Yesterday my social networks exploded with chatter about the story that a crazy passage about a talking pineapple had appeared on a New York state reading exam for eighth-graders. Words like "weird," "absurd," and "crap" flew around. One friend-of-a-friend averred, "I'm not sure there's any such thing as a good reading-comprehension question."

As it happens, I made a sizeable chunk of my income in the mid-'00s as the lead developer of the SAT reading program for a major test prep company. I have written hundreds of these things. And my take on all this has proven to be somewhat different from most that I've encountered.

The first article I saw about this only presented a handful of lines from the offending passage, and what I saw reminded me of the infamous "Vortex of Itchy Doom" story that I fought to have removed from our SES materials back in 2002-03. The company had received a contract to send tutors into schools, have them sit down with 11th-graders who had failed their (extremely simple) high school exit exams three times already, and prepare them to retake the tests for a fourth and, if necessary, fifth time. These were kids who were on the verge of dropping out and would rather have been anywhere but in our supplementary classes. The solution our developers hit on: fill the practice materials with wacky "humor" of the sort delighted in by extremely nerdy ten-year-olds! Surely that would make these kids love coming to class and wouldn't confirm their suspicion that school is a stupid waste of time!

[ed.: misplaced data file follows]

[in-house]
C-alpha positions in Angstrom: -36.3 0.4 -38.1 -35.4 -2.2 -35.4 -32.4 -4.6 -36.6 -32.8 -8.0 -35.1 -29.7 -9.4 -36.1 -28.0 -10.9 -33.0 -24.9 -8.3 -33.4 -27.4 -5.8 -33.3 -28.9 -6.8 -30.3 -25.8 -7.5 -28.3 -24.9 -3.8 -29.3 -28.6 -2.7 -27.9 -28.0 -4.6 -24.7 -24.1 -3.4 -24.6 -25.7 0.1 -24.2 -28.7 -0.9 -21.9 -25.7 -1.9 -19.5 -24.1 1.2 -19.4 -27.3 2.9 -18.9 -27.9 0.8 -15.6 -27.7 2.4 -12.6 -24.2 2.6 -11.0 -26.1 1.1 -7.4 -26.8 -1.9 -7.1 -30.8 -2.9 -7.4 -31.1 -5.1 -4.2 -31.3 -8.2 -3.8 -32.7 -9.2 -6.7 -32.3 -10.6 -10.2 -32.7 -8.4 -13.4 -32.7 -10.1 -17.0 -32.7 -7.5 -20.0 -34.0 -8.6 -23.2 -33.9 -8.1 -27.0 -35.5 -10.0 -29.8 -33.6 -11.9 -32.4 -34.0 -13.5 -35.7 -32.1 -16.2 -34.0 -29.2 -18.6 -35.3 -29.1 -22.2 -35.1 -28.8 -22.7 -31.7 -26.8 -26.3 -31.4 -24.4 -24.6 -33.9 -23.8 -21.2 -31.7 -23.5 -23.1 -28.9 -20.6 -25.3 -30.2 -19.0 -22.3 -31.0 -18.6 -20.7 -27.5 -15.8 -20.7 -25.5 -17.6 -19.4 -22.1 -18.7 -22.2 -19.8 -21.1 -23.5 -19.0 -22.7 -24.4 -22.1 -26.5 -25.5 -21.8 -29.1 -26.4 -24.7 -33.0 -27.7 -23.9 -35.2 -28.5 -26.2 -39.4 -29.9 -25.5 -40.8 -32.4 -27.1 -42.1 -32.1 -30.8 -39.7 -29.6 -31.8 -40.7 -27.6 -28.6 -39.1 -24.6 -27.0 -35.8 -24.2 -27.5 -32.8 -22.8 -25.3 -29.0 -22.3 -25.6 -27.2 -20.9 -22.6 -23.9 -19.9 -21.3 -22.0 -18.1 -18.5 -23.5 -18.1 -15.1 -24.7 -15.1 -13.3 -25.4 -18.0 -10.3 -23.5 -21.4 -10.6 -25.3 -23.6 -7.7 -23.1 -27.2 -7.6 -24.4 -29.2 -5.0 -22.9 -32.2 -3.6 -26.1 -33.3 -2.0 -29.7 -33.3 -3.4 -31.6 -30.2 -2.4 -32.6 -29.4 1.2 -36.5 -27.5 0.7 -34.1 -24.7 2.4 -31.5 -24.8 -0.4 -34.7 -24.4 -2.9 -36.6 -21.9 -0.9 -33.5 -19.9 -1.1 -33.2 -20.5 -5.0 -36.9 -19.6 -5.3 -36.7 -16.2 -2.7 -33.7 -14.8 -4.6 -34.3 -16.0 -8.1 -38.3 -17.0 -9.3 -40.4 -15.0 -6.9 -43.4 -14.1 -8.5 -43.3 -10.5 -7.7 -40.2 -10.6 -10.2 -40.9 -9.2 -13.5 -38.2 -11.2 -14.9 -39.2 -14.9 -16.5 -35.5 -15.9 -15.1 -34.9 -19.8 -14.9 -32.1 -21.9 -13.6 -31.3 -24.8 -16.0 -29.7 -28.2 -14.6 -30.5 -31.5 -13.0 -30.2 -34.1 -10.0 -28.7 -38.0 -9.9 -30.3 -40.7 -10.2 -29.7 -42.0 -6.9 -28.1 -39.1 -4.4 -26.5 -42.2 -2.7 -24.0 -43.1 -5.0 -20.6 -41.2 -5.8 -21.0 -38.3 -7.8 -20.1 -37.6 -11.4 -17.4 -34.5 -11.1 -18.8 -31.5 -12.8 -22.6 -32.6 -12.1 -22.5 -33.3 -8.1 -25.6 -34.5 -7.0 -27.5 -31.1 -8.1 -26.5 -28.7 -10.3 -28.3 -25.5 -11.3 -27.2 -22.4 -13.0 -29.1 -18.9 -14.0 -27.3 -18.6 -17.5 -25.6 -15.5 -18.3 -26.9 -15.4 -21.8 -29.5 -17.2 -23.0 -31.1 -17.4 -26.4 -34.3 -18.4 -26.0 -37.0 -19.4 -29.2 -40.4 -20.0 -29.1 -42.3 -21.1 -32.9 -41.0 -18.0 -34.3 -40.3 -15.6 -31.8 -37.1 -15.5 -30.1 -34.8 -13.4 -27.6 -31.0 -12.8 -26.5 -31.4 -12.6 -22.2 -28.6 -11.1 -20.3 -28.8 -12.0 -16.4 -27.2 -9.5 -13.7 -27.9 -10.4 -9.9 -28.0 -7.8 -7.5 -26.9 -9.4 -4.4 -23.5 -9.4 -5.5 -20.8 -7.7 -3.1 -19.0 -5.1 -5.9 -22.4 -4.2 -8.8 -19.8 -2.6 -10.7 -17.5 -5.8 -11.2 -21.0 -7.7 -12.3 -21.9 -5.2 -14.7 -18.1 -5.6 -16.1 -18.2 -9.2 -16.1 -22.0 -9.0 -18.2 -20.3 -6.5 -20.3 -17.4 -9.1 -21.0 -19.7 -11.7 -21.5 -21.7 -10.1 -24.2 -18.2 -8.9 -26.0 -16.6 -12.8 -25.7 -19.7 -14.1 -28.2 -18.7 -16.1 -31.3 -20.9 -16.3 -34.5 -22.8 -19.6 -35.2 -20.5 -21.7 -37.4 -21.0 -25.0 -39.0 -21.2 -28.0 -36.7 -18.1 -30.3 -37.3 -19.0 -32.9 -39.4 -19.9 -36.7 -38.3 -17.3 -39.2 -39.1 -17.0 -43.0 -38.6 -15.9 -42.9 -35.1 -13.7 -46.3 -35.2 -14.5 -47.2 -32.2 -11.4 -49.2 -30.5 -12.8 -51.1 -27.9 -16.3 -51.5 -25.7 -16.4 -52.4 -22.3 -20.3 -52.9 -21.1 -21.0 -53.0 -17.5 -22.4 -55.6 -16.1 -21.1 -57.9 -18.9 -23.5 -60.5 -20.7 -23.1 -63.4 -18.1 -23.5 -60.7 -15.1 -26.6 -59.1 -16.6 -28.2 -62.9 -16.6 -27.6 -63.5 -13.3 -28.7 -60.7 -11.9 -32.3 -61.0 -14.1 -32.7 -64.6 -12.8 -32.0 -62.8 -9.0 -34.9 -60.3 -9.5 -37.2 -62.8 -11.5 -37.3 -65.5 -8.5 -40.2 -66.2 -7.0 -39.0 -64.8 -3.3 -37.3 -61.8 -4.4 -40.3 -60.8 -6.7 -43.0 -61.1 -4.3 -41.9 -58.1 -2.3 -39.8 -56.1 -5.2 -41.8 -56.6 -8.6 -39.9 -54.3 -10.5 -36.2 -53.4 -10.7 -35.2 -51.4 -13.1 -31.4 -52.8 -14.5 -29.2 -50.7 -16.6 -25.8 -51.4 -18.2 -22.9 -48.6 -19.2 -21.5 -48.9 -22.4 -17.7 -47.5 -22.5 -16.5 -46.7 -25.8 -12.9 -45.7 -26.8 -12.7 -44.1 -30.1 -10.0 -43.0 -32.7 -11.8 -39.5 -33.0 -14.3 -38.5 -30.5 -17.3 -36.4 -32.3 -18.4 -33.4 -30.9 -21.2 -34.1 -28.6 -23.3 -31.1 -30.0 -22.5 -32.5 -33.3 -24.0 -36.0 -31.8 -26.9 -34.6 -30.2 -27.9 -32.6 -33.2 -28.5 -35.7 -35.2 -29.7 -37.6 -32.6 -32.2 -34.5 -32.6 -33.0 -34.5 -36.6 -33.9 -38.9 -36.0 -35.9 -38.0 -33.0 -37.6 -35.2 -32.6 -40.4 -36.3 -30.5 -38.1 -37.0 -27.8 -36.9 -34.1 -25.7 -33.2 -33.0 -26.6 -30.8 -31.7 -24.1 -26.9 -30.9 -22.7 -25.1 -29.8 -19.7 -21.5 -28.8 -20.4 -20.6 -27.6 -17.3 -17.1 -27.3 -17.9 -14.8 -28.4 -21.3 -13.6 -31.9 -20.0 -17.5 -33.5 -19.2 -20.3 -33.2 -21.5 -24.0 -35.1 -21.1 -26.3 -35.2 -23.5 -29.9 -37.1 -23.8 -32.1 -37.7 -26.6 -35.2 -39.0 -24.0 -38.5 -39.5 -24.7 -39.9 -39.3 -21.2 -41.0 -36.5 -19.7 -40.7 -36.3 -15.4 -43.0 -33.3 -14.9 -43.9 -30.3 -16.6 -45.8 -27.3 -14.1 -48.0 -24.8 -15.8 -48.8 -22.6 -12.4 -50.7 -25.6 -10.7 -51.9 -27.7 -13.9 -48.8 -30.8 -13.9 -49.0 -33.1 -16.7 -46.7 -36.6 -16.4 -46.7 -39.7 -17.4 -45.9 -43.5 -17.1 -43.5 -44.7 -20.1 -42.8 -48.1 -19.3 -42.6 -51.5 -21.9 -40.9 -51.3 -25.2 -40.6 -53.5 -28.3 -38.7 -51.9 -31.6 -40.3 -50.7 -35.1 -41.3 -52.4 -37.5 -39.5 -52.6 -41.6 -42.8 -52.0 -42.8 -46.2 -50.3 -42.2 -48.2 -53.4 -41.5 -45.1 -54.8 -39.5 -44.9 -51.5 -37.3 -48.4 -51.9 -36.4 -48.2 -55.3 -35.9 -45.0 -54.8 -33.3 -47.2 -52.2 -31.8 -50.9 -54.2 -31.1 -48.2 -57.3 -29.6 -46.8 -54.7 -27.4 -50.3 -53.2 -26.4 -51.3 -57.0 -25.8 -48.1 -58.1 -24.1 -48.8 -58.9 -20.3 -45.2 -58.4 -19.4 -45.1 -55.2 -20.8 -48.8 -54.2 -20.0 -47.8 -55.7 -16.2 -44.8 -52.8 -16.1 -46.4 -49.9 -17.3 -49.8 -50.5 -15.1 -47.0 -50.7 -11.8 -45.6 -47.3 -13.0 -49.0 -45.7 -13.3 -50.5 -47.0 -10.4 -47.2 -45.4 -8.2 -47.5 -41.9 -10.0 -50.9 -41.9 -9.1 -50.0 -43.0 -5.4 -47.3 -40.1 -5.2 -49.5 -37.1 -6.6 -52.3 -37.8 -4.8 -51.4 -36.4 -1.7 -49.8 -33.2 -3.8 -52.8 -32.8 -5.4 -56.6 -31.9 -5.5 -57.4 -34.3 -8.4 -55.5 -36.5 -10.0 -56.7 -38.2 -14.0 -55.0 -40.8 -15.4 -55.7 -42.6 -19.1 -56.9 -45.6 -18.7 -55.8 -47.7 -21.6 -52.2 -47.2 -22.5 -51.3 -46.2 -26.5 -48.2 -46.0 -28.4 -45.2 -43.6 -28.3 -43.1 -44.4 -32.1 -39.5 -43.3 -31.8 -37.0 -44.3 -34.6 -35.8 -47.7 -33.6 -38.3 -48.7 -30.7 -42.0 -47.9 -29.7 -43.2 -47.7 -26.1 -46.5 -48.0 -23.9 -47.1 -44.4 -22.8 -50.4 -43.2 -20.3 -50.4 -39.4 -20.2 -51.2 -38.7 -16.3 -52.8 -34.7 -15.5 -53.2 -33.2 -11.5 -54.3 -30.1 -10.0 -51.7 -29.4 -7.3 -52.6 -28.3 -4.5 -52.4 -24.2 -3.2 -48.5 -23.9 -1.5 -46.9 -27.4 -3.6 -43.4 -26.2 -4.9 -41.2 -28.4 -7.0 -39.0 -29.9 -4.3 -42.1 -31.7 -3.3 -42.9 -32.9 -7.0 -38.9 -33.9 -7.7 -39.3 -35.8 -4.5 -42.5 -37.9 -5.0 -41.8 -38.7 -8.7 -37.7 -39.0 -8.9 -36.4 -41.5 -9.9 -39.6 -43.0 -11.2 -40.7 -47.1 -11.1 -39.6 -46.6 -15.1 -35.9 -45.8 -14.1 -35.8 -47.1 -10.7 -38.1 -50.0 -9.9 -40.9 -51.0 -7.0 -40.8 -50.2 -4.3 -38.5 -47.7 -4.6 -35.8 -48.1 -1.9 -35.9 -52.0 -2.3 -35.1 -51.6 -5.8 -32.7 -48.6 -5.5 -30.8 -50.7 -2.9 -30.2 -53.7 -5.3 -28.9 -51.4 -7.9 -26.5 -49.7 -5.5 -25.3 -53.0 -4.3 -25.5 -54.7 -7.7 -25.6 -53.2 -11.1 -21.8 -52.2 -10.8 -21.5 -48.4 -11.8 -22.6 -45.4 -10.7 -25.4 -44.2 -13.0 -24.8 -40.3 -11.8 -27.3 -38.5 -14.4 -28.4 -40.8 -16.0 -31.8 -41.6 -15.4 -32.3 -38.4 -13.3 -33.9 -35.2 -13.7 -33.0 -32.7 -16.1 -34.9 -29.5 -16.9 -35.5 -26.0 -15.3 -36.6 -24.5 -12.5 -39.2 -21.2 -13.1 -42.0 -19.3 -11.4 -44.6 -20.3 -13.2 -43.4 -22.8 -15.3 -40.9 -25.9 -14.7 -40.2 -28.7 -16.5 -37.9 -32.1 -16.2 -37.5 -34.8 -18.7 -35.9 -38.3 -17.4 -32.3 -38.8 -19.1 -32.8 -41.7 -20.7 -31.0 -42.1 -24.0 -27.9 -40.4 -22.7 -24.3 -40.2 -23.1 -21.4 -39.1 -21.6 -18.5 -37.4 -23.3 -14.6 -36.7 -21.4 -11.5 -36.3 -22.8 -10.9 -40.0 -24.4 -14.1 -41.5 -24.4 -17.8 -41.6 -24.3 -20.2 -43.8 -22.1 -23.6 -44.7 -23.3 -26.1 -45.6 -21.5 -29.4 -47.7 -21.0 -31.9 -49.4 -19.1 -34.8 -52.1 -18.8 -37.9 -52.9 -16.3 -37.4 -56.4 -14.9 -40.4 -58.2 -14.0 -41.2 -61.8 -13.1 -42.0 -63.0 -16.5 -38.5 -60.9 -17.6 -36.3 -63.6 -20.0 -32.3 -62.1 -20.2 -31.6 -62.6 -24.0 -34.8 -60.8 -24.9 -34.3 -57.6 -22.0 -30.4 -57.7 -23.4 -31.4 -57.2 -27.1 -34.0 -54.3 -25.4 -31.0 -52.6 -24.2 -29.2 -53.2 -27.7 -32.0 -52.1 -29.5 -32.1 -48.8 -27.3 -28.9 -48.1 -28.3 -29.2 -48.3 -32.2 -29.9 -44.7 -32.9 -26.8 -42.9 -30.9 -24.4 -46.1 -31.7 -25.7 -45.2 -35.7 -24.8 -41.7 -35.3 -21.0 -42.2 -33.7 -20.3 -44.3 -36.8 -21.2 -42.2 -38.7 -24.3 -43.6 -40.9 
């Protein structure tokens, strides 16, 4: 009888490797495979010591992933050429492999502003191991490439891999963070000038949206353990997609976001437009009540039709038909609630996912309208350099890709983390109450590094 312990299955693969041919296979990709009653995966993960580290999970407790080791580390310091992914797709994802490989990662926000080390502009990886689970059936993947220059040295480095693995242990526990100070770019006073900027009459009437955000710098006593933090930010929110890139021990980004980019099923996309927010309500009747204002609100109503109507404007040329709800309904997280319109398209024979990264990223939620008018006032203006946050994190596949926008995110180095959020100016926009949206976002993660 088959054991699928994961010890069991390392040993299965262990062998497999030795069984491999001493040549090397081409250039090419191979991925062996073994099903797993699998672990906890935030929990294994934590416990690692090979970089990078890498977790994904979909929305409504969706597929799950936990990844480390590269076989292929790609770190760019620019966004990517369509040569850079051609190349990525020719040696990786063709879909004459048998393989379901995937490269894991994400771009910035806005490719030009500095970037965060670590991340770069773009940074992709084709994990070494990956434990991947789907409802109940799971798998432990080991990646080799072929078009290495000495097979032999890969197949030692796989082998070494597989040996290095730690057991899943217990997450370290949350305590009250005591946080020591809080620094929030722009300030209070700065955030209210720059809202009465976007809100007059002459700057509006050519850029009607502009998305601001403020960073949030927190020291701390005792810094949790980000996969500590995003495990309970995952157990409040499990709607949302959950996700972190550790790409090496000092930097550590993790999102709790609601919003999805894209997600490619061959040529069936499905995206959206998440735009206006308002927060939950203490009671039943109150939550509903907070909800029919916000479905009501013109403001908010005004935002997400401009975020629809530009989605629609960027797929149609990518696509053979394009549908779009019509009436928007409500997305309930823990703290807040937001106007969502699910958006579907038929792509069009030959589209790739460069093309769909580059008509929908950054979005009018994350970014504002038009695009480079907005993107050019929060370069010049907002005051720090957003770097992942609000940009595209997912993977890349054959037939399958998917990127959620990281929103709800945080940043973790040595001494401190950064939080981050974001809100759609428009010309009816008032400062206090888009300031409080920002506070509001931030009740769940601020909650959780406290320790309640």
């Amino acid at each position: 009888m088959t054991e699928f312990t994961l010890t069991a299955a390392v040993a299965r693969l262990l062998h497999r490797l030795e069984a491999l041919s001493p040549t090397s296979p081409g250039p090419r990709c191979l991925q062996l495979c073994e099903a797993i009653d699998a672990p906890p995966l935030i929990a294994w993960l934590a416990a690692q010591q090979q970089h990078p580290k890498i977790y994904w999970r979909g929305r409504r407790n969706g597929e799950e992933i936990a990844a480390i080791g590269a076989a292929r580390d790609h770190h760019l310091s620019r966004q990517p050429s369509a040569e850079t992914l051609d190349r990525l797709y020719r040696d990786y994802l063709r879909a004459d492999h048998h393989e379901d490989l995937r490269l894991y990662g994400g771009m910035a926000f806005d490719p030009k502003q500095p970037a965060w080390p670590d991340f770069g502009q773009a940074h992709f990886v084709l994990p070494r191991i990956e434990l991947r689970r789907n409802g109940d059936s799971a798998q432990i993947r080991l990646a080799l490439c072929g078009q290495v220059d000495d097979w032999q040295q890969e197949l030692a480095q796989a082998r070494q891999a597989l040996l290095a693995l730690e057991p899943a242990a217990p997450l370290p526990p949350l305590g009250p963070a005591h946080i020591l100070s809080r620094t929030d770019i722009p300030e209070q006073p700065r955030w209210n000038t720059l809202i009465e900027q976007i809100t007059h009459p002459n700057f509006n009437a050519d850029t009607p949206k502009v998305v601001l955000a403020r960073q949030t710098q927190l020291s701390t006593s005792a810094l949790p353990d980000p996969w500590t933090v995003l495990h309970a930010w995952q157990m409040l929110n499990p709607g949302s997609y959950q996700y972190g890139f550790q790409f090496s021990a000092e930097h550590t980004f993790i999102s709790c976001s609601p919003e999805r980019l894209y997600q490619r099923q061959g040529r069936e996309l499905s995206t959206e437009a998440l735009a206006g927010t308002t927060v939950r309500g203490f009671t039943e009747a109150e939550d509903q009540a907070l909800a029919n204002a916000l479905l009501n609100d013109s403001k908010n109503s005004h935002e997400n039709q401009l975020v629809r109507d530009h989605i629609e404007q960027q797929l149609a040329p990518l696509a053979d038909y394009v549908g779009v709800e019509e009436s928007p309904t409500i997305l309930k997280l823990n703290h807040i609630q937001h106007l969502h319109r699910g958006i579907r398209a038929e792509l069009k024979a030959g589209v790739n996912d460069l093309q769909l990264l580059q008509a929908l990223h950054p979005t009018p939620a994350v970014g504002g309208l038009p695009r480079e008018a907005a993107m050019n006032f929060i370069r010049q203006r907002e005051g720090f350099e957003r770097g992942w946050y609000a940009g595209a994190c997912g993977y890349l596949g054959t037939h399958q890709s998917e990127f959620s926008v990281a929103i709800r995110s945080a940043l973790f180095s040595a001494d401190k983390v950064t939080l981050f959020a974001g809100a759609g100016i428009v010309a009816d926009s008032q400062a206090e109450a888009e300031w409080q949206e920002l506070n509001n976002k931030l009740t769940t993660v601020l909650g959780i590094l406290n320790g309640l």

But then I ran across a link to the full story as it appeared in the exam. Since it's offered for public perusal on a government web site and has appeared in its entirety in newspaper articles, I assume it's okay for me to reproduce it here:

"The Pineapple and the Hare"

      In olden times, the animals of the forest could speak English just like you and me. One day, a pineapple challenged a hare to a race.
      (I forgot to mention, fruits and vegetables were able to speak too.)